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AuthorLewis, Theodore W.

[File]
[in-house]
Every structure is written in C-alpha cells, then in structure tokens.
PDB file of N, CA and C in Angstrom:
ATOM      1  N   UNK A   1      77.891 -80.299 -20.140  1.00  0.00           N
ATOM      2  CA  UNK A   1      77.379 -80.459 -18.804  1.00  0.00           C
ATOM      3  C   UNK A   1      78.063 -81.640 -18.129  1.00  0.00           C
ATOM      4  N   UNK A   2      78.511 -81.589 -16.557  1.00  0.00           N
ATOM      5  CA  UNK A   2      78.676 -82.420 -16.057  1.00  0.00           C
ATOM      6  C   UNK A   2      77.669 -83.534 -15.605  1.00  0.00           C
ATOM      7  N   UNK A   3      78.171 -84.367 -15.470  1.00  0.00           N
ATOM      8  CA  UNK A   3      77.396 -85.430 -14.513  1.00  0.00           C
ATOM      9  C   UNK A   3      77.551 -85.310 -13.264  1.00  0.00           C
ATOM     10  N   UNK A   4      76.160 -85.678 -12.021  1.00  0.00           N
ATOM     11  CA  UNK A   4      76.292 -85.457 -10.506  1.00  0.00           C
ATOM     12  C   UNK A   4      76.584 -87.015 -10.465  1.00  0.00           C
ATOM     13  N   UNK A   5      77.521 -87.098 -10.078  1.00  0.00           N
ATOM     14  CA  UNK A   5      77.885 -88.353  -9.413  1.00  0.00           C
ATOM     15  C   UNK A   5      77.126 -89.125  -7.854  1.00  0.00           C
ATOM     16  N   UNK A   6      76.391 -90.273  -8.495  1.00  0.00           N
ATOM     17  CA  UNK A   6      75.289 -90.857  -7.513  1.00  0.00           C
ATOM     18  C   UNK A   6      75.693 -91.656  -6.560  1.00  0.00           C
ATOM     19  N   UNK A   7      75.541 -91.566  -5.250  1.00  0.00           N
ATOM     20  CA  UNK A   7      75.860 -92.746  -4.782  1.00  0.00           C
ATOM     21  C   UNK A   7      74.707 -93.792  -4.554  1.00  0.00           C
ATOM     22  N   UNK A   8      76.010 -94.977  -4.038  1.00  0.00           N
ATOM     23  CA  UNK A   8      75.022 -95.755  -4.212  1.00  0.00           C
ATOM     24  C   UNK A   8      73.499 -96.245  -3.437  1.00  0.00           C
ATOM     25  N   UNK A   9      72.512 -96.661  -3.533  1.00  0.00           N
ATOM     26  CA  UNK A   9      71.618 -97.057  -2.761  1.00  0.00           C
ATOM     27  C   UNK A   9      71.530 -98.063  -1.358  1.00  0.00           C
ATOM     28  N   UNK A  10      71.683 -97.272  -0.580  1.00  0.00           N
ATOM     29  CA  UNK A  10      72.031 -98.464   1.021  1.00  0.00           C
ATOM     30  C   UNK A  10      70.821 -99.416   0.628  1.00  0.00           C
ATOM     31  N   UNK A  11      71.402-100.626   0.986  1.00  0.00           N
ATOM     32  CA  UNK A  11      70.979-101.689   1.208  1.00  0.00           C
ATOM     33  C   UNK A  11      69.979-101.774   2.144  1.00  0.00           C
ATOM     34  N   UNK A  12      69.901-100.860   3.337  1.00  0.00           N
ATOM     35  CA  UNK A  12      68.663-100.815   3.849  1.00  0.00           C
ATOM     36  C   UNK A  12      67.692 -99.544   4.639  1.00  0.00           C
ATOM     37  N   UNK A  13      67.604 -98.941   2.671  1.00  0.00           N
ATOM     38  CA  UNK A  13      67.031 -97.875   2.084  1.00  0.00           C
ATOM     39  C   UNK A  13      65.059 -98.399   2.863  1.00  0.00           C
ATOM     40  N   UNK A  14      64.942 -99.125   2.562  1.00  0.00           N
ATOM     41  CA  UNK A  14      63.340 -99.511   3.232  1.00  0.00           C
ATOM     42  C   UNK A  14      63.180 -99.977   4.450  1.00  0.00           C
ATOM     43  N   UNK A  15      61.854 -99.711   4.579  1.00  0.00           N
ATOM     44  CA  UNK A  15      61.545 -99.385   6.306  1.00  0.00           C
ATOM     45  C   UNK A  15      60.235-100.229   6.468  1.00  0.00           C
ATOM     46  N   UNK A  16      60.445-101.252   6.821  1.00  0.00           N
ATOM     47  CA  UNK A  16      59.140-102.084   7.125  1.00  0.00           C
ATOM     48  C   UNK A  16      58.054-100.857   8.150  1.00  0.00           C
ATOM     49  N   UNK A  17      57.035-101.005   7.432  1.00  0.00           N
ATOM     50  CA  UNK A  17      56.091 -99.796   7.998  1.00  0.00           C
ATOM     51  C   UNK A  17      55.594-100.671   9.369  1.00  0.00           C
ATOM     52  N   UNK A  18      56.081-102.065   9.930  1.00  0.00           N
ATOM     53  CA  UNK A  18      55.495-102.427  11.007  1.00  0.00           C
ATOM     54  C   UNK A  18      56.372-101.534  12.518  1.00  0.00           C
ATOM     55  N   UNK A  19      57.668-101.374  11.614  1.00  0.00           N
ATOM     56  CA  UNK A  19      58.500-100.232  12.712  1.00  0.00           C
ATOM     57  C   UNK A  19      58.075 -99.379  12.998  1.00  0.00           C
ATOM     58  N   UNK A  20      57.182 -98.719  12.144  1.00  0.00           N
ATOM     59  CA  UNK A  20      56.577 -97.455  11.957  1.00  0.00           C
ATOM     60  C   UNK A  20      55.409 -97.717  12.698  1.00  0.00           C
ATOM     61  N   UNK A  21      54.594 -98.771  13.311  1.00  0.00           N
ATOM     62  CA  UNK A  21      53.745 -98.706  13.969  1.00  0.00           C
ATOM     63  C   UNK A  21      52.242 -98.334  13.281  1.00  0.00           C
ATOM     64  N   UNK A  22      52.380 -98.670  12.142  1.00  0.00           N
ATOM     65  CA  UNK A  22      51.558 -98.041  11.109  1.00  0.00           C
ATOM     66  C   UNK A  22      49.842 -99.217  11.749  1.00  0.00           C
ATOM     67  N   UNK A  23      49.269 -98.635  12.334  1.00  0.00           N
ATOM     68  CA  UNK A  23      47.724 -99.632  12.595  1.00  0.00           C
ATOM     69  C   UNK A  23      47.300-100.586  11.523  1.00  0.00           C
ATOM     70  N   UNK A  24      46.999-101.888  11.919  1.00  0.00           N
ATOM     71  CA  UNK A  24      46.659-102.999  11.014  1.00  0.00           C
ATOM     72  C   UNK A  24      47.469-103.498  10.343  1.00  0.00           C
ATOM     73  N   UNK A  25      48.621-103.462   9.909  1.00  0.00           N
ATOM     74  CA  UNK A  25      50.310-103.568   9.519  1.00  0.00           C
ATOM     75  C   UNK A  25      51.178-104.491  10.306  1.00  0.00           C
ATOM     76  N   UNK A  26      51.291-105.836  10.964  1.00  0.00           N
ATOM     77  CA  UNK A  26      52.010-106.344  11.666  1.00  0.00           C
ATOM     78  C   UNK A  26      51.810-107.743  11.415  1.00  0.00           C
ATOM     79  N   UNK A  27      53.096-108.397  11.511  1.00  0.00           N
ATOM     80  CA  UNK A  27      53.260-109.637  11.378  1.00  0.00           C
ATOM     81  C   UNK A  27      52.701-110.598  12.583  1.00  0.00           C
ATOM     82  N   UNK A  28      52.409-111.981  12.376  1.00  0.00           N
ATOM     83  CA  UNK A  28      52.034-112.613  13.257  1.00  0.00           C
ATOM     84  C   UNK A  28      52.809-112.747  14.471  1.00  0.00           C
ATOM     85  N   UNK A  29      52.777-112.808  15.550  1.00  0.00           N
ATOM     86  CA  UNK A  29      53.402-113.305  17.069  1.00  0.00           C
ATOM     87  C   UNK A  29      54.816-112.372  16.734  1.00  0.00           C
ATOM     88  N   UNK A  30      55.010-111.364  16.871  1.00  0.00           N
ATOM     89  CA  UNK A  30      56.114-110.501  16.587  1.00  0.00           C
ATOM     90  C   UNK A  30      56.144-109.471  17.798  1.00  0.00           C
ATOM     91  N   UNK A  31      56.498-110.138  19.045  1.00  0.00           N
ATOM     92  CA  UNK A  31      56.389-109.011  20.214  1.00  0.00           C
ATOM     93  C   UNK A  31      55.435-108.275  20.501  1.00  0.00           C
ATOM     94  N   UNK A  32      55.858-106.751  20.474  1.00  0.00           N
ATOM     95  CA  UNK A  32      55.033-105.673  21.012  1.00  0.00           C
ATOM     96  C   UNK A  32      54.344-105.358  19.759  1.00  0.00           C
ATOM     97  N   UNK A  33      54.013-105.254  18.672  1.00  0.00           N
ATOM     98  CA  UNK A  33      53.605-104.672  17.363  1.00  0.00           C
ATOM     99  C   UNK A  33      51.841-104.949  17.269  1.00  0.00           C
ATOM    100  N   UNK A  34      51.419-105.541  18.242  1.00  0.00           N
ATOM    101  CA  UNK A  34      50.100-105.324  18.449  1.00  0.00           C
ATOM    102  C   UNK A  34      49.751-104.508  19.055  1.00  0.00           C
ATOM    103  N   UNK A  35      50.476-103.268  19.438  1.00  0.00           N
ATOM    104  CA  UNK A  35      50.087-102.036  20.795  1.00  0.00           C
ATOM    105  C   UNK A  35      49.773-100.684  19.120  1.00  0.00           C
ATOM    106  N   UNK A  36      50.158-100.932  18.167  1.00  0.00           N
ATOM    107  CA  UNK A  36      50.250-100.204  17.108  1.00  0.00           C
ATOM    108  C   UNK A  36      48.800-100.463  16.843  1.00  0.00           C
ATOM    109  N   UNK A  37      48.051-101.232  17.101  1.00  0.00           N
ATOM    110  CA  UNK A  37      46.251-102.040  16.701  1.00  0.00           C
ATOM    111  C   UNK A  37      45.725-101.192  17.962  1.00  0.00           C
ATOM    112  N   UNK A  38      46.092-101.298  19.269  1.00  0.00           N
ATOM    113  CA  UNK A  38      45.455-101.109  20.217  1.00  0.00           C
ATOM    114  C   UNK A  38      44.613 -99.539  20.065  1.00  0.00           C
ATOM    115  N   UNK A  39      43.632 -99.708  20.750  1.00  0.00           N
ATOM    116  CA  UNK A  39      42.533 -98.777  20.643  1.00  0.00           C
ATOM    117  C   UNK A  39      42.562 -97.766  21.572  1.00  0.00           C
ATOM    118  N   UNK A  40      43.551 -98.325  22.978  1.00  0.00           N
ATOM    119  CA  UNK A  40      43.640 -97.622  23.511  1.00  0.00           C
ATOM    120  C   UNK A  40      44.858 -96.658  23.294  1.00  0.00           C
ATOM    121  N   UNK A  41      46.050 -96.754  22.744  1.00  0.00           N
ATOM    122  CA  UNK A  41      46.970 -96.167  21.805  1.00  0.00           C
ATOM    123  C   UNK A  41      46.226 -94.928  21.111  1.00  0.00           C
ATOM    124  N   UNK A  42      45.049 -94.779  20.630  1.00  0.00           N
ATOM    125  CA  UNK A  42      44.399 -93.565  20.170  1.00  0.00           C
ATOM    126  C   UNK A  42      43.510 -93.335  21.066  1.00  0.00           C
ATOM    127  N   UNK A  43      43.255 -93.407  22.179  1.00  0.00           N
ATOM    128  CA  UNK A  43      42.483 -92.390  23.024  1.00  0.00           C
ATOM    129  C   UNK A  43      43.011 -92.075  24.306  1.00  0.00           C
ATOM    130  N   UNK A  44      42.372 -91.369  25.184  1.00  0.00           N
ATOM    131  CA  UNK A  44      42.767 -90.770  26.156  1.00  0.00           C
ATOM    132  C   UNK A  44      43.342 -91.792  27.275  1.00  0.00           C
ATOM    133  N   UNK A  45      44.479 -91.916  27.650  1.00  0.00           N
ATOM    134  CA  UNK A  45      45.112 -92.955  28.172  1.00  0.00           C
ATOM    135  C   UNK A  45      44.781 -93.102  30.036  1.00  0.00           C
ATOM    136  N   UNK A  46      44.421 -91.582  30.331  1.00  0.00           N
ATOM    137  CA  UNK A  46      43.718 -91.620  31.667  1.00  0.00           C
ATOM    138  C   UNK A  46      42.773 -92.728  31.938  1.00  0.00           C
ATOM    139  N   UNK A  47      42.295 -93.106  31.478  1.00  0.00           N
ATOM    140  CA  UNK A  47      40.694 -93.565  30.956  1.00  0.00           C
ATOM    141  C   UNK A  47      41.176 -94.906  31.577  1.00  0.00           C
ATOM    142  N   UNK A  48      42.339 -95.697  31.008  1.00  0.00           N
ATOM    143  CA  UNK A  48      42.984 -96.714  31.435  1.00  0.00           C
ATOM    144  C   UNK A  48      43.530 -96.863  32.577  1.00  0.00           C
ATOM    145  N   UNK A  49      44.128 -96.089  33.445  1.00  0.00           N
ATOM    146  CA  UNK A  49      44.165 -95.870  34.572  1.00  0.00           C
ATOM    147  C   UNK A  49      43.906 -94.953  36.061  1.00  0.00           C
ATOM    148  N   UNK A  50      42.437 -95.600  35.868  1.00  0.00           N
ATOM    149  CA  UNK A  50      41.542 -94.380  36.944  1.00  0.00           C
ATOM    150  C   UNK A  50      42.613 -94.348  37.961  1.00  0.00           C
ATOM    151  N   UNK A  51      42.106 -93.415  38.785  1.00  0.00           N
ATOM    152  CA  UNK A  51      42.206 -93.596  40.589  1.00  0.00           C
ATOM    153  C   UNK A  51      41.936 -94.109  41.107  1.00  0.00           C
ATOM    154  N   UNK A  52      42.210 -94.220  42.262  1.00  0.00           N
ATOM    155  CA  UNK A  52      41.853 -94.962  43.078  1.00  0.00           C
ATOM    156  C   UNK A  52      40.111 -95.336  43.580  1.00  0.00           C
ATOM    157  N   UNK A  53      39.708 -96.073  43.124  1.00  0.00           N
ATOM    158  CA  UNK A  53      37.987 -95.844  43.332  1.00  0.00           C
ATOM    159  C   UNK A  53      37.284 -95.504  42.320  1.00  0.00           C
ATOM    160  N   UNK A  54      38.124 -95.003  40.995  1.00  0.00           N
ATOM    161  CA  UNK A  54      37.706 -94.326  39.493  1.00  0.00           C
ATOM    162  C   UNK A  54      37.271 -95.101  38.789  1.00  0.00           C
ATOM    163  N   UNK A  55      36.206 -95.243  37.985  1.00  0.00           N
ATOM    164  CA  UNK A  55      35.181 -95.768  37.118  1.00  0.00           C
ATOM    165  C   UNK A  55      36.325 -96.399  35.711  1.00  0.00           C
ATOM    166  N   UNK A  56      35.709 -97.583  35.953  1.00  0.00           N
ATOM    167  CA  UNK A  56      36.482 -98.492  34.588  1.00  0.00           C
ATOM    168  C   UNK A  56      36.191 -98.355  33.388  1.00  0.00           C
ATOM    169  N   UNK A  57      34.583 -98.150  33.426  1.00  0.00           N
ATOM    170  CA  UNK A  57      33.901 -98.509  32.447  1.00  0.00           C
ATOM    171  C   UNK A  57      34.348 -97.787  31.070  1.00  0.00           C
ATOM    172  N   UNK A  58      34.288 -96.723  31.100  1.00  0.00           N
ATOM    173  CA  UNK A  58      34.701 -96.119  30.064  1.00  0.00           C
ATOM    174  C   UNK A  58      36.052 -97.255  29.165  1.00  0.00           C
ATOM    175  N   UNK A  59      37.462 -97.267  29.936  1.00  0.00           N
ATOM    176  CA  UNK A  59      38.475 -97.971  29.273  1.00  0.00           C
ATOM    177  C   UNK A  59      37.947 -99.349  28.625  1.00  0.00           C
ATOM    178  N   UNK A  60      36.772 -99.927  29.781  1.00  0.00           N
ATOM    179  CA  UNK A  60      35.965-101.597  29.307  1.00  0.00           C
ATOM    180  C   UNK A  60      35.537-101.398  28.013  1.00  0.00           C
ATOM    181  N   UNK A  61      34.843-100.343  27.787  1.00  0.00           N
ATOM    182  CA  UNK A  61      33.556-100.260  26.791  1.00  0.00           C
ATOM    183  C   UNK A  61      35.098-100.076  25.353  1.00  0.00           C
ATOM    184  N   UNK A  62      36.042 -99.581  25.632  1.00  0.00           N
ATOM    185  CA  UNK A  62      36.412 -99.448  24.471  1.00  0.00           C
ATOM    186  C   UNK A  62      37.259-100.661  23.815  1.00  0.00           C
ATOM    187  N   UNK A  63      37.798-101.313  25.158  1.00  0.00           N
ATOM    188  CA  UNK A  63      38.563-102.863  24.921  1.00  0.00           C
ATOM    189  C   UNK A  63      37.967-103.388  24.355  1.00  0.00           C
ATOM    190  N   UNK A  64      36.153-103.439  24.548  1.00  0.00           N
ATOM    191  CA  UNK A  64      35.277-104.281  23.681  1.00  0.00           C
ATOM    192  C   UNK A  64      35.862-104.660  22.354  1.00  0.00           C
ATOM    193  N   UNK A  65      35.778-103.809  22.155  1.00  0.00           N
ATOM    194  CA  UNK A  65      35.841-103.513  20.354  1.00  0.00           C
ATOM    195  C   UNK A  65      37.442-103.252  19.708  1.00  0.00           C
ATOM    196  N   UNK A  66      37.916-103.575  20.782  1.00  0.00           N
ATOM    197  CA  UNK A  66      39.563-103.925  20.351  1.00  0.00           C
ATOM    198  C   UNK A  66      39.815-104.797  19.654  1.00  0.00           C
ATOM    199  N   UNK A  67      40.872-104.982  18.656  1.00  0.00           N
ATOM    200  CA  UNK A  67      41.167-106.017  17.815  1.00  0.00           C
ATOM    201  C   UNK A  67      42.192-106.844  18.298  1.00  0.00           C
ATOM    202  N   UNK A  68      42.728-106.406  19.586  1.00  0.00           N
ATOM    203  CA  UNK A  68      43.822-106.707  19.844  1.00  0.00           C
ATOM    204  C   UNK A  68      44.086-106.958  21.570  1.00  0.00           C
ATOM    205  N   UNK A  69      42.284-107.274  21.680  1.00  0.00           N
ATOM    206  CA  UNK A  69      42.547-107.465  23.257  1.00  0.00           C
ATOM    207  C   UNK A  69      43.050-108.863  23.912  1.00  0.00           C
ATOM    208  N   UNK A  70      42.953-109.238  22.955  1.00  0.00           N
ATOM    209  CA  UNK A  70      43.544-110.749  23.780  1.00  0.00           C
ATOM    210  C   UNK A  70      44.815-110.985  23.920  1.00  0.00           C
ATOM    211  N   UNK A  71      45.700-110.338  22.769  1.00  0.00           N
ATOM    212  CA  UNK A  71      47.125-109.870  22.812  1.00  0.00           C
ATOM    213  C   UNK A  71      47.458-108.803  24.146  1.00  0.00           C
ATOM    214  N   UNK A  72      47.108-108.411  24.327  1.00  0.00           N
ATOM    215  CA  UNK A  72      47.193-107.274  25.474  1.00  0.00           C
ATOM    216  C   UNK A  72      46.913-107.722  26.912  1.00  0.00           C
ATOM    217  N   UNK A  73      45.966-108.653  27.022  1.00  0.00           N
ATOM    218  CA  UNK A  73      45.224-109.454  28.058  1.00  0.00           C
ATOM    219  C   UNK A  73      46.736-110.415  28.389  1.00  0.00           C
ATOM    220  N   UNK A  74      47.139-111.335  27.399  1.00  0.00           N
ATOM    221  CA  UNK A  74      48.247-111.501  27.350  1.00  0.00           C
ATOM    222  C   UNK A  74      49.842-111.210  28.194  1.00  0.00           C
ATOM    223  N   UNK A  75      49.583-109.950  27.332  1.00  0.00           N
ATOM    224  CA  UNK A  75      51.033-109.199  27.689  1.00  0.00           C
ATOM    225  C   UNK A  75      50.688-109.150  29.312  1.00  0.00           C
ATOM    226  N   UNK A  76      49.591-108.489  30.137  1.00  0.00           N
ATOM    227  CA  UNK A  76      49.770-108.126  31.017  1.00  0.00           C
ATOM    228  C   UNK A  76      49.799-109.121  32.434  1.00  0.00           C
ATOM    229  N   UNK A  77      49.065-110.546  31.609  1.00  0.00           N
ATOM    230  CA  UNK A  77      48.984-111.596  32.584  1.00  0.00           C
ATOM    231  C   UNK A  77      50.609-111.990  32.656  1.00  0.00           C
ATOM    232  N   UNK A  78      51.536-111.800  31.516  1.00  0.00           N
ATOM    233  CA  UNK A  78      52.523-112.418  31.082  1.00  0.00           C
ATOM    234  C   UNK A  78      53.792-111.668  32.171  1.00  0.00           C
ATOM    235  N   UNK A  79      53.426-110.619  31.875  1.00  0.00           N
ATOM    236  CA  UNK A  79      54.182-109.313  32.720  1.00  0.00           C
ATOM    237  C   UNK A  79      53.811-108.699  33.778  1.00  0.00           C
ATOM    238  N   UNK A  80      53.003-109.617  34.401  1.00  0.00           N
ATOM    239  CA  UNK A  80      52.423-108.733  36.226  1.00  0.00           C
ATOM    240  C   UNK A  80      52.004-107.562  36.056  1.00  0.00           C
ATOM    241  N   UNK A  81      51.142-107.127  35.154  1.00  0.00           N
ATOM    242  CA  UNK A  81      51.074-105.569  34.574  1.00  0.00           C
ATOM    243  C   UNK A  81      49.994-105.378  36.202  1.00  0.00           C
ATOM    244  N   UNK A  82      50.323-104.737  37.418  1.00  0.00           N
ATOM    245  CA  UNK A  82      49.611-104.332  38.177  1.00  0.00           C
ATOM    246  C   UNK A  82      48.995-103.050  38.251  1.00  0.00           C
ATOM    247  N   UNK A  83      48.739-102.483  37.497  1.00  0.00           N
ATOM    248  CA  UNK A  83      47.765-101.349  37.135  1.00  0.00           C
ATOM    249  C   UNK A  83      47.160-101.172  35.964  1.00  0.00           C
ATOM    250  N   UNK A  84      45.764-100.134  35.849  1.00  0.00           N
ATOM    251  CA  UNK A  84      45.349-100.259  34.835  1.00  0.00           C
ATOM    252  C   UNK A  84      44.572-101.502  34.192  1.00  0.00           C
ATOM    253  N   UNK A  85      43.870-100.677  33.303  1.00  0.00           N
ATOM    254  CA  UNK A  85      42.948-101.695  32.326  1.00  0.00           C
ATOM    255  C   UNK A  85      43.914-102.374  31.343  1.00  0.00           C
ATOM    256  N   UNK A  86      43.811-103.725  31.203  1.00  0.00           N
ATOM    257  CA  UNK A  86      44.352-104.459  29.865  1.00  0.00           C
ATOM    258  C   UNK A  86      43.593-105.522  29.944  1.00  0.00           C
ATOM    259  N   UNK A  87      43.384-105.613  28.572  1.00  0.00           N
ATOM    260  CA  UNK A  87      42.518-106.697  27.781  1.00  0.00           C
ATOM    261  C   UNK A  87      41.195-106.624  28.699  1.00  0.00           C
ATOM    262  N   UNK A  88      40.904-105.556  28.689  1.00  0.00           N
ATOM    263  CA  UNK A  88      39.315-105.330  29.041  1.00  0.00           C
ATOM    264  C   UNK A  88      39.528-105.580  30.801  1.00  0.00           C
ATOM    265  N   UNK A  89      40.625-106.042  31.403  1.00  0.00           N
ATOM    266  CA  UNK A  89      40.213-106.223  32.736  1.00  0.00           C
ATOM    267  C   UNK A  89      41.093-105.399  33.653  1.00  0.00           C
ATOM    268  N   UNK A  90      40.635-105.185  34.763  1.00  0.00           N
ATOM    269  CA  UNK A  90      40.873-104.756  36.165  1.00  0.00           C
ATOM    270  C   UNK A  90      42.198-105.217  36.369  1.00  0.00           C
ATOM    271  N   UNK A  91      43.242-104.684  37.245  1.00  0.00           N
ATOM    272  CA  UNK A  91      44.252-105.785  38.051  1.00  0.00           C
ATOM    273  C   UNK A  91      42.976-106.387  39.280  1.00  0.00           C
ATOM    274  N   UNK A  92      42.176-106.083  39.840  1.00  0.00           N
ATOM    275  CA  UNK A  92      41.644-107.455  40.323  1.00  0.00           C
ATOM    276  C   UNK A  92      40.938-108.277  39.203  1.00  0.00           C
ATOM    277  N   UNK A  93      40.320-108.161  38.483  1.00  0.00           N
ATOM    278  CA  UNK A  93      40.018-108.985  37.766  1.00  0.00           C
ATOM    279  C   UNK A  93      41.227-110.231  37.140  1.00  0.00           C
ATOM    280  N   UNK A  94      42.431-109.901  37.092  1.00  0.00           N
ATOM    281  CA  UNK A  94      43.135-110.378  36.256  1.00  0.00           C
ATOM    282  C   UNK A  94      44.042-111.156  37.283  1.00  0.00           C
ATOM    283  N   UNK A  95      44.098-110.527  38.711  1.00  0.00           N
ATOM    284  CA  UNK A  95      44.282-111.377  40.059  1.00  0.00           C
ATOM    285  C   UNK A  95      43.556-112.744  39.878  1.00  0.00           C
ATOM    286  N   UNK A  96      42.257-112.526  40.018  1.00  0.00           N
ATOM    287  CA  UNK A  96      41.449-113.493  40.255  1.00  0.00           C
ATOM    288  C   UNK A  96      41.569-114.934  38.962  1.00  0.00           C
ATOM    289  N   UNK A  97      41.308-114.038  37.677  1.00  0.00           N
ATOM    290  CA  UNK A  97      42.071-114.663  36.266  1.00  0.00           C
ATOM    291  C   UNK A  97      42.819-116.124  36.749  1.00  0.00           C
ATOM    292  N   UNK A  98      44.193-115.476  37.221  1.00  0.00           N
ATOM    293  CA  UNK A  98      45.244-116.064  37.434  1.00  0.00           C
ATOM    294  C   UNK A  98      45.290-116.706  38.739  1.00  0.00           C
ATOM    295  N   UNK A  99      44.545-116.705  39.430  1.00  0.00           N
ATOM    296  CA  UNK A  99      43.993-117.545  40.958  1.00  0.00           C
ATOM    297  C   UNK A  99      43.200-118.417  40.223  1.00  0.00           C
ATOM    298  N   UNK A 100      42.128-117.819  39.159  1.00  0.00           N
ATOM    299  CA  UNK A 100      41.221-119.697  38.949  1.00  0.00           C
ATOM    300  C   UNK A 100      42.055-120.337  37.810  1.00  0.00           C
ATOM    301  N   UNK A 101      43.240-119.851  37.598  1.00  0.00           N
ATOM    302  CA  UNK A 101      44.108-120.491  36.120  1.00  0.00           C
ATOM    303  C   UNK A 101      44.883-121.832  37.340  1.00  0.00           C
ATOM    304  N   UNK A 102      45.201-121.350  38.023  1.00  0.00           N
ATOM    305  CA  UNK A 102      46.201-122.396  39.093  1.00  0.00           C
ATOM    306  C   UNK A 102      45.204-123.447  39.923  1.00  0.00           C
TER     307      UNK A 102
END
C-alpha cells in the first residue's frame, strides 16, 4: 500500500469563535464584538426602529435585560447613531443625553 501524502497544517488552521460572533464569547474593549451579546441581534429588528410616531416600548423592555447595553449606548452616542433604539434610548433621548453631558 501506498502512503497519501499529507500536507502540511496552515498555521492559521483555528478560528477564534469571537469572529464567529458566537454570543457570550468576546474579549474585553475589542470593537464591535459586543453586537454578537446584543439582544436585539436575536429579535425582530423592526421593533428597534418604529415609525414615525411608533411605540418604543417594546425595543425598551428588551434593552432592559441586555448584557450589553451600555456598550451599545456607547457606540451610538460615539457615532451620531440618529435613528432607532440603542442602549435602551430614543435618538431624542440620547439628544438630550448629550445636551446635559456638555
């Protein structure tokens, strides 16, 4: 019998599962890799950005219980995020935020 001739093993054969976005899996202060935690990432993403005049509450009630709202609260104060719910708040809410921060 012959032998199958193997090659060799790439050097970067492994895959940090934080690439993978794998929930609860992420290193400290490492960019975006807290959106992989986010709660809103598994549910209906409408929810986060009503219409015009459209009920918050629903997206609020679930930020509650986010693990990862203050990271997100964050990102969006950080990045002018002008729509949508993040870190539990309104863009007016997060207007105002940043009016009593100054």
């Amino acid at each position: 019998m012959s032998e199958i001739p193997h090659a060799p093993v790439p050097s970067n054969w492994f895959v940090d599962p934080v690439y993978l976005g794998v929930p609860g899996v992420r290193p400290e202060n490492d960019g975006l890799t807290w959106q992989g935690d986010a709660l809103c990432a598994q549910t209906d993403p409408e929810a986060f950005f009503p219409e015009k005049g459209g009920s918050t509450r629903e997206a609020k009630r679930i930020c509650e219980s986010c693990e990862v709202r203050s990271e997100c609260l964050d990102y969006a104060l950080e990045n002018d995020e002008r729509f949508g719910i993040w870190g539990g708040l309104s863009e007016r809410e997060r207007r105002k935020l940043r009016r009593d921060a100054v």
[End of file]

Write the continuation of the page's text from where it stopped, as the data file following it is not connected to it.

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AbstractThe 1974 discovery of mirex in Lake Ontario fish by Kaiser (1974) triggered a period of intensive study on the substance within the lake ecosystem. Two Lake Ontario tributaries were identified as sources of mirex. The Niagara River is the major source of mirex (366 kg) to Lake Ontario, while the Oswego River discharge (224 kg) has been attributed to the Armstrong Cork Company in Volney, NY (Holdrinet et al. 1978). Hooker Chemical and Plastics Corporation manufactured and processed mirex at its Niagara Falls, NY. plant from 1957 - 1976 (Task Force on Mirex [TFM] 1977). Peak discharge to the lake occurred in the 1960's and subsequently declined (Durham and Oliver 1983) as follows; 200 kg/yr from 1960 to 1962, 13.3 kg/yr in 1979 and 8 kg/yr in the period 1979 - 1981 (Warry and Chan 1981, Kuntz and Warry 1983, Halfon 1987). A single discharge (~1961) into the watershed of the Oswego River (Holdrinet et al. 1978) continues to supply mirex to the lake ecosystem (Scrudato and DelPrete 1983). Total mirex loading to Lake Ontario has been estimated at 688 kg (Holdrinet et al. 1978) of which half has been incorporated into the sediments (Pickett and Dossett 1979). Continuing losses from dump sites will augment existing mirex levels in Lake Ontario (Warry and Chan 1981, Scrudato and DelPrete 1982, Kuntz and Warry 1983, Halfon 1987). Mirex bioaccumulates at all trophic levels in aquatic systems (TFM 1977). During the period of intensive monitoring from 1975 to 1981 (TFM 1977, Armstrong and Sloan 1980, Insalaco 1980, Norstrom et &· 1978) revealed detectable levels (usually > 5 ppb) of mirex in fish. The top predators (e.g. salmonines) contained the highest concentrations of mirex which often exceeded the U.S. Food and Drug Administration's action level of 0.1 ppm. This knowledge prompted government agencies on both sides of the U.S.- Canadian border to issue health advisories on eating fish from Lake Ontario. A high correlation between mirex levels and organic content of the sediments exists (Scrudato and DelPrete 1983). Availability of mirex to Lake Ontario biota ranges from 200 - 600 years before the contamination is buried by clean sediments (Halfon 1981, cited in Scrudato and DelPrete 1982). Since mirex is considered one of the most stable compounds ever evaluated (Metcalf et al. 1973), it could recycle within the lake ecosystem for many years via resuspension, uptake and bioaccumulation in the foodweb and sedimentation. Another potential mechanism of recycling, not generally considered, is the spawning migration of mirex laden fish. I report here an estimate of the amount of mirex available for recycling back to the Lake Ontario ecosystem by spawning migrations and on the contamination of resident fish in tributaries.